“There are four or five generals and admirals we know of who would resign if Bush ordered an attack on Iran,” a source with close ties to British intelligence said. “There is simply no stomach for it in the Pentagon, and a lot of people question whether such an attack would be effective or even possible.”

A British defence source confirmed that there were deep misgivings inside the Pentagon about a military strike. “All the generals are perfectly clear that they don’t have the military capacity to take Iran on in any meaningful fashion. Nobody wants to do it and it would be a matter of conscience for them.
There's also this:
A generals’ revolt on such a scale would be unprecedented. “American generals usually stay and fight until they get fired,” said a Pentagon source. Robert Gates, the defence secretary, has repeatedly warned against striking Iran and is believed to represent the view of his senior commanders.
And this:
A second US navy aircraft carrier strike group led by the USS John C Stennis arrived in the Gulf last week, doubling the US presence there. Vice Admiral Patrick Walsh, the commander of the US Fifth Fleet, warned: “The US will take military action if ships are attacked or if countries in the region are targeted or US troops come under direct attack.”

But General Peter Pace, chairman of the joint chiefs of staff, said recently there was “zero chance” of a war with Iran. He played down claims by US intelligence that the Iranian government was responsible for supplying insurgents in Iraq, forcing Bush on the defensive.

Pace’s view was backed up by British intelligence officials who said the extent of the Iranian government’s involvement in activities inside Iraq by a small number of Revolutionary Guards was “far from clear”.

Hillary Mann, the National Security Council’s main Iran expert until 2004, said Pace’s repudiation of the administration’s claims was a sign of grave discontent at the top.

“He is a very serious and a very loyal soldier,” she said. “It is extraordinary for him to have made these comments publicly, and it suggests there are serious problems between the White House, the National Security Council and the Pentagon.”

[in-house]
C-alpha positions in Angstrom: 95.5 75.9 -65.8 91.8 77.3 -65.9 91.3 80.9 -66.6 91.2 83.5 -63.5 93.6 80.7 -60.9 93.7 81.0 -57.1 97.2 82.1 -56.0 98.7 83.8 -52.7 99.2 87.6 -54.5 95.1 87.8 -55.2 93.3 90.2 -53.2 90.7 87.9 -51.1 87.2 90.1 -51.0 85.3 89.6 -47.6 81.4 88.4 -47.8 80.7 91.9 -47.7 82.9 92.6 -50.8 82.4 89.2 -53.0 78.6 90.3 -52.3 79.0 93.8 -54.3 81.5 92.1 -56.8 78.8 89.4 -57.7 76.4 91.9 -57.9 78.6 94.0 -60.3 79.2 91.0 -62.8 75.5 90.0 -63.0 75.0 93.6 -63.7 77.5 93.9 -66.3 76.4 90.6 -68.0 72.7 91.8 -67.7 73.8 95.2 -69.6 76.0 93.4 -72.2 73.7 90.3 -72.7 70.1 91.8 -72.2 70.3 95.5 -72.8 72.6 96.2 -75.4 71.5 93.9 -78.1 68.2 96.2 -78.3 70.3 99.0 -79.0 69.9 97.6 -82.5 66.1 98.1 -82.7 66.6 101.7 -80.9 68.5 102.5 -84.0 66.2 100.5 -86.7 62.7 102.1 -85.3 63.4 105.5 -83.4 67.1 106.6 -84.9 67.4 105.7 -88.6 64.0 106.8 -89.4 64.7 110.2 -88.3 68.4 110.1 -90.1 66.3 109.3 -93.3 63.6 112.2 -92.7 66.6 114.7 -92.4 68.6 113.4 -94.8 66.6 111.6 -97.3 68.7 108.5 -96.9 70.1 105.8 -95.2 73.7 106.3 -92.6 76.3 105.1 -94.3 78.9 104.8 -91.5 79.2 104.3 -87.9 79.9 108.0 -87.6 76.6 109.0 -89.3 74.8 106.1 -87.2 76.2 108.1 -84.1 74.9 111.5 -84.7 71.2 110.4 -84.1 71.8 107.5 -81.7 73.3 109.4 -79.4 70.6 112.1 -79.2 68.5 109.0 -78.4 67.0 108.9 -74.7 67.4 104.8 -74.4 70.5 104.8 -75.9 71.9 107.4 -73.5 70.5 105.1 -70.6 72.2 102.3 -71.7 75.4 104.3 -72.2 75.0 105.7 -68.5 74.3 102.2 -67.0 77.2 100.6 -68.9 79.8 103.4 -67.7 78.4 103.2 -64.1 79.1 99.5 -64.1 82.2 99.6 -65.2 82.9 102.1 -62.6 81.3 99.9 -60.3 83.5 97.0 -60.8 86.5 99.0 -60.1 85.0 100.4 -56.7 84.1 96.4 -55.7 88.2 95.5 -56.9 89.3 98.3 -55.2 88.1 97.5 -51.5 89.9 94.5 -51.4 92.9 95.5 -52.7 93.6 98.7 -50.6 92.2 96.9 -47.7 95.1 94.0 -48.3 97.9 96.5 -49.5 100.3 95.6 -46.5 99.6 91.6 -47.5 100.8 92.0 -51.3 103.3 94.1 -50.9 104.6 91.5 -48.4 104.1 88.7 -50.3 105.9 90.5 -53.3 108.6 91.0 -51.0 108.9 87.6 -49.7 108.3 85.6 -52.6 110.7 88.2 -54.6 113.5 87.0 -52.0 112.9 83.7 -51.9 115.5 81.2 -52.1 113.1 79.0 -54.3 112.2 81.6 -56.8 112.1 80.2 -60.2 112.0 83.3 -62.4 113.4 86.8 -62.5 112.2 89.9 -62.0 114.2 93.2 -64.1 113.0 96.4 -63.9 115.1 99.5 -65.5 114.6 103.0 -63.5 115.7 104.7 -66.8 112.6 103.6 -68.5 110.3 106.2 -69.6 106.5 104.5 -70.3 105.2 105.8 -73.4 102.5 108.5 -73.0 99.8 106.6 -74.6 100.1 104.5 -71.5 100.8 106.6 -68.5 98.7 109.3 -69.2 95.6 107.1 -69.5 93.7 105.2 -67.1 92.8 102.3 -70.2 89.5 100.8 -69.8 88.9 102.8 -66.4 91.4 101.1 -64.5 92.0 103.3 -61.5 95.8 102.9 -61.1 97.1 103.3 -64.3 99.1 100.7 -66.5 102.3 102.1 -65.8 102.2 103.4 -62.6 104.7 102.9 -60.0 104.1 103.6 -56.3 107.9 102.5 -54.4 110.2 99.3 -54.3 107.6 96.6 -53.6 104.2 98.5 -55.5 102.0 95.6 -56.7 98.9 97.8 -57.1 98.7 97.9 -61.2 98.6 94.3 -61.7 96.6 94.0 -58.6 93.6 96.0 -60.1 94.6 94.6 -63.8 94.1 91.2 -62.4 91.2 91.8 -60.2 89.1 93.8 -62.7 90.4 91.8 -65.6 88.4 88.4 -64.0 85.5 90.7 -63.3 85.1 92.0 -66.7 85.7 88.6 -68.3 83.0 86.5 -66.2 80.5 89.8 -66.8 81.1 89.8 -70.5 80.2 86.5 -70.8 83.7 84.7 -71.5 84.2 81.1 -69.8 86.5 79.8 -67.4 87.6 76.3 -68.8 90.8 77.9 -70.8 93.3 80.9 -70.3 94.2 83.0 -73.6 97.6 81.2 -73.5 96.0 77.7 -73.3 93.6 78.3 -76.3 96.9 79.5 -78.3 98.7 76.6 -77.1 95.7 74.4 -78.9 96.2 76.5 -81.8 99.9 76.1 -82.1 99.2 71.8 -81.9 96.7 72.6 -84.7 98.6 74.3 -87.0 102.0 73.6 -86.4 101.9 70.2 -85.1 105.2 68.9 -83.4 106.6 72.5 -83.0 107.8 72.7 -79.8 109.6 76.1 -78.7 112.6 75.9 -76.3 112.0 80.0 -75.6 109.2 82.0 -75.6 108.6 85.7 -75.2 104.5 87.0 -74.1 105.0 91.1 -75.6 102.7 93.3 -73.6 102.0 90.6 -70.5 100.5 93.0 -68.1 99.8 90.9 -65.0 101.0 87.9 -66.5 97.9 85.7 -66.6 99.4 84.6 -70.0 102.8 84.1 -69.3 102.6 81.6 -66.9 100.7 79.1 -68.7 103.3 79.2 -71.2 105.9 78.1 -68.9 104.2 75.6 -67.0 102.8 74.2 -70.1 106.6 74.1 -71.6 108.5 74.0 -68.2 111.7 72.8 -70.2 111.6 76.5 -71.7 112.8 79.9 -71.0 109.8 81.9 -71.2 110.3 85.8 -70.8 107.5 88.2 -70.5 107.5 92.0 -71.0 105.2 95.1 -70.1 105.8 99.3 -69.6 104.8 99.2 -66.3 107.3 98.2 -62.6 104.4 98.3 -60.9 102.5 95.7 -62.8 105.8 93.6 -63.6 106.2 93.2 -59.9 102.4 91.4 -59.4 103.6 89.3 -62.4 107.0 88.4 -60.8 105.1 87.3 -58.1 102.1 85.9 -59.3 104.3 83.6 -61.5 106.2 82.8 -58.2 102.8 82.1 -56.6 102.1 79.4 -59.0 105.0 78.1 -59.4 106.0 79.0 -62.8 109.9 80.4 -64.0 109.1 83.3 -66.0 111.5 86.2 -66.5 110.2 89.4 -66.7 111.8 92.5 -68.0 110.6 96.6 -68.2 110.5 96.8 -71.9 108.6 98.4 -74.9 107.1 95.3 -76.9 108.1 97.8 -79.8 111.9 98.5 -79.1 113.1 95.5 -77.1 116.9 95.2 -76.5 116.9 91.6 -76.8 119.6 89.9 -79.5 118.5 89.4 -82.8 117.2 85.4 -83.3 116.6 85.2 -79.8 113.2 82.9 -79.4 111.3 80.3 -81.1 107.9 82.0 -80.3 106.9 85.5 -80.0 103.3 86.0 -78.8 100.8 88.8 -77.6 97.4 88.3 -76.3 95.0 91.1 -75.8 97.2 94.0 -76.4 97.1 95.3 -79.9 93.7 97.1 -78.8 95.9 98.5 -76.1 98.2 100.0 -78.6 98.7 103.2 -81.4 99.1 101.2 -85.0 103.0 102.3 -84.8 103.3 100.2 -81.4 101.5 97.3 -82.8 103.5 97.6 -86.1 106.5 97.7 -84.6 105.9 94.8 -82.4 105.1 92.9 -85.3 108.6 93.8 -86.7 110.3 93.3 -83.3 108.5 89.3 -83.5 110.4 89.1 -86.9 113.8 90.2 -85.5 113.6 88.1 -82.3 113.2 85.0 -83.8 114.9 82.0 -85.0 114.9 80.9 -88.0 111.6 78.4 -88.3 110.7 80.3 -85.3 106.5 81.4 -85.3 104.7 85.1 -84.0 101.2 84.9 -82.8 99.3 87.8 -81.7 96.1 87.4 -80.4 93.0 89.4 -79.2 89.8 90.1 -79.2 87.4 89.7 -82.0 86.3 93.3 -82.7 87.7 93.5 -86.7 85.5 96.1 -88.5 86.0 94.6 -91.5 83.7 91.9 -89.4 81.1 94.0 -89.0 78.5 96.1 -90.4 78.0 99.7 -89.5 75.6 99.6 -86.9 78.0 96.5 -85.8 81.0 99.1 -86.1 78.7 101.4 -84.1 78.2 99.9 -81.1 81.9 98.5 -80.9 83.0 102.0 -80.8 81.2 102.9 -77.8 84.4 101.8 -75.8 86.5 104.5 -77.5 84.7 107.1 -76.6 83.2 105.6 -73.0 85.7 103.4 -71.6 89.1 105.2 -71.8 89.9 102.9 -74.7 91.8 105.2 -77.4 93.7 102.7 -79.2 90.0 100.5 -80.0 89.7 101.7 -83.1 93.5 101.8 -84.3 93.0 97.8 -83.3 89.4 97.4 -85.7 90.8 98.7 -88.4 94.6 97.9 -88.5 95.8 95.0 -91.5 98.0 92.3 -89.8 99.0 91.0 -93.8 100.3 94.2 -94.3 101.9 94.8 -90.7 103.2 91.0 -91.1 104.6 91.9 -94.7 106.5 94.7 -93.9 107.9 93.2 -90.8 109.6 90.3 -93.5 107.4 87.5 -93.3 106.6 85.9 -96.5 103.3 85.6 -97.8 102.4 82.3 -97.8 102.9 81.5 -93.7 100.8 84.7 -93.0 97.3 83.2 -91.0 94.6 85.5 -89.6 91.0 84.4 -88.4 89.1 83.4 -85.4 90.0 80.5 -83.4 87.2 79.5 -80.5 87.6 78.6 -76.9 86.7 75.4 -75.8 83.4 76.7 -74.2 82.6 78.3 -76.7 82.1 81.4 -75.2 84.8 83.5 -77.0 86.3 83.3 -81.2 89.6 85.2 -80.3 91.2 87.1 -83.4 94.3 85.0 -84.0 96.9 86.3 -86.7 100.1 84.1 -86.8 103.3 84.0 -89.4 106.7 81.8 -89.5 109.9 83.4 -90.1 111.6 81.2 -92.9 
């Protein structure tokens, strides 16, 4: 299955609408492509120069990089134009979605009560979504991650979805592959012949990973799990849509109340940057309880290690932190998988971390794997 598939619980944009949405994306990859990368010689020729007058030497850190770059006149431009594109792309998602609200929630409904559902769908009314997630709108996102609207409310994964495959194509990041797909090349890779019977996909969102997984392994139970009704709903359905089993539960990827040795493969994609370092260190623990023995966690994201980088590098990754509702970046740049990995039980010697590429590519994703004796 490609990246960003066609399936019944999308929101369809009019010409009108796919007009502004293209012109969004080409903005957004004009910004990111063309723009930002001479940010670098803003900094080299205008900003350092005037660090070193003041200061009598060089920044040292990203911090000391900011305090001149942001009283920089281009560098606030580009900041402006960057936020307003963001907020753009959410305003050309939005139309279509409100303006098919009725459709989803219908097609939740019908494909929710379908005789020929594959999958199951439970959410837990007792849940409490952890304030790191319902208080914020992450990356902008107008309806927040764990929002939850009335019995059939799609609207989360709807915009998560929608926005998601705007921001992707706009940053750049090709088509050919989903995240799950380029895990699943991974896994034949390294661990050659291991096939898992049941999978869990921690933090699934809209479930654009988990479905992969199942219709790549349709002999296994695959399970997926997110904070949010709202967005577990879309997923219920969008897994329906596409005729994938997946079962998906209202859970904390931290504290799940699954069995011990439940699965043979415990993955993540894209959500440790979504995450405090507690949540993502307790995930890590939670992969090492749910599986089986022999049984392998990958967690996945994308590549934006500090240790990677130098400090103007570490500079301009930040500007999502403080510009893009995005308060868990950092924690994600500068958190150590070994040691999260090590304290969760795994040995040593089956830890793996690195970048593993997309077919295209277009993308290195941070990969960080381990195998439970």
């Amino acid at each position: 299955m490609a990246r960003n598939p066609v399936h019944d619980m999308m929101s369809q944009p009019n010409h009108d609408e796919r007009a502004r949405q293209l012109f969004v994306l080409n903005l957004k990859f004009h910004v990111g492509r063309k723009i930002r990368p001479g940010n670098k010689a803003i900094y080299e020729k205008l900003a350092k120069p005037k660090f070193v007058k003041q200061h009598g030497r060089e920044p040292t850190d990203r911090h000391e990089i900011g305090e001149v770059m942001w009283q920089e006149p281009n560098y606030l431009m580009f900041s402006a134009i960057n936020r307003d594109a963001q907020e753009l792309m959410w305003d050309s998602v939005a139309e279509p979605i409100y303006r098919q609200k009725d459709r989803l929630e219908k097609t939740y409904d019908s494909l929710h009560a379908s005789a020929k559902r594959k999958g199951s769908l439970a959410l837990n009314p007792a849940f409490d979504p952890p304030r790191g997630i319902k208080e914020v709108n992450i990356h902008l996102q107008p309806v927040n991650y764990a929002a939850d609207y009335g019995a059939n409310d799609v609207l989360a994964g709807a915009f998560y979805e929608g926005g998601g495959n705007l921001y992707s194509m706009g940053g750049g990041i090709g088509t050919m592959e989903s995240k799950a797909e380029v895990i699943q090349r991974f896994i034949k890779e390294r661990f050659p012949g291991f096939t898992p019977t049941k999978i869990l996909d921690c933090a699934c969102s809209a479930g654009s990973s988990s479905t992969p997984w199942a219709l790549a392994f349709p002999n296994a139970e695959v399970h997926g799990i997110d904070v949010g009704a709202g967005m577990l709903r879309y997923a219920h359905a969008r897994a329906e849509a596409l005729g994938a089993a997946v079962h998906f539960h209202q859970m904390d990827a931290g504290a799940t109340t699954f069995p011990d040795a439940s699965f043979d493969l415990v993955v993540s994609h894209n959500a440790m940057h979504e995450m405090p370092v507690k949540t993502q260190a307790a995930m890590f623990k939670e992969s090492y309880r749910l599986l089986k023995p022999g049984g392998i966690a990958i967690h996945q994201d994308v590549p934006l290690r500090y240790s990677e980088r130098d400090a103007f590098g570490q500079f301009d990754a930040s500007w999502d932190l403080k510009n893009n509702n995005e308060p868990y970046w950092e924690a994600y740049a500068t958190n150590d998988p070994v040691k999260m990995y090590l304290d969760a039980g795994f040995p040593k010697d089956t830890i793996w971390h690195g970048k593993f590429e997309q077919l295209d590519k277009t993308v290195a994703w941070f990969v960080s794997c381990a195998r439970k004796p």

Mann fears the administration is seeking to provoke Iran into a reaction that could be used as an excuse for an attack. A British official said the US navy was well aware of the risks of confrontation and was being “seriously careful” in the Gulf.

The US air force is regarded as being more willing to attack Iran. General Michael Moseley, the head of the air force, cited Iran as the main likely target for American aircraft at a military conference earlier this month. ...

So which is it? Are we planning an Iran attack or not? It could be that the Bush administration, led by Dick Cheney, is pushing for an attack, but elements within the Pentagon and the uniformed military are resisting it every way they can.

Meanwhile, Israel is now denying it is seeking U.S. overflight permission to traverse Iraqi airspace to attack Iran.

It just doesn't stop.

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posted by JReid @ 3:10 AM  
Friday, February 23, 2007
From the desk of: Dwight David Eisenhower:
"Our military organization today bears little relation to that known by any of my predecessors in peacetime, or indeed by the fighting men of World War II or Korea.

Until the latest of our world conflicts, the United States had no armaments industry. American makers of plowshares could, with time and as required, make swords as well. But now we can no longer risk emergency improvisation of national defense; we have been compelled to create a permanent armaments industry of vast proportions. Added to this, three and a half million men and women are directly engaged in the defense establishment. We annually spend on military security more than the net income of all United States corporations.

This conjunction of an immense military establishment and a large arms industry is new in the American experience. The total influence -- economic, political, even spiritual -- is felt in every city, every State house, every office of the Federal government. We recognize the imperative need for this development. Yet we must not fail to comprehend its grave implications. Our toil, resources and livelihood are all involved; so is the very structure of our society.

In the councils of government, we must guard against the acquisition of unwarranted influence, whether sought or unsought, by the military-industrial complex. The potential for the disastrous rise of misplaced power exists and will persist.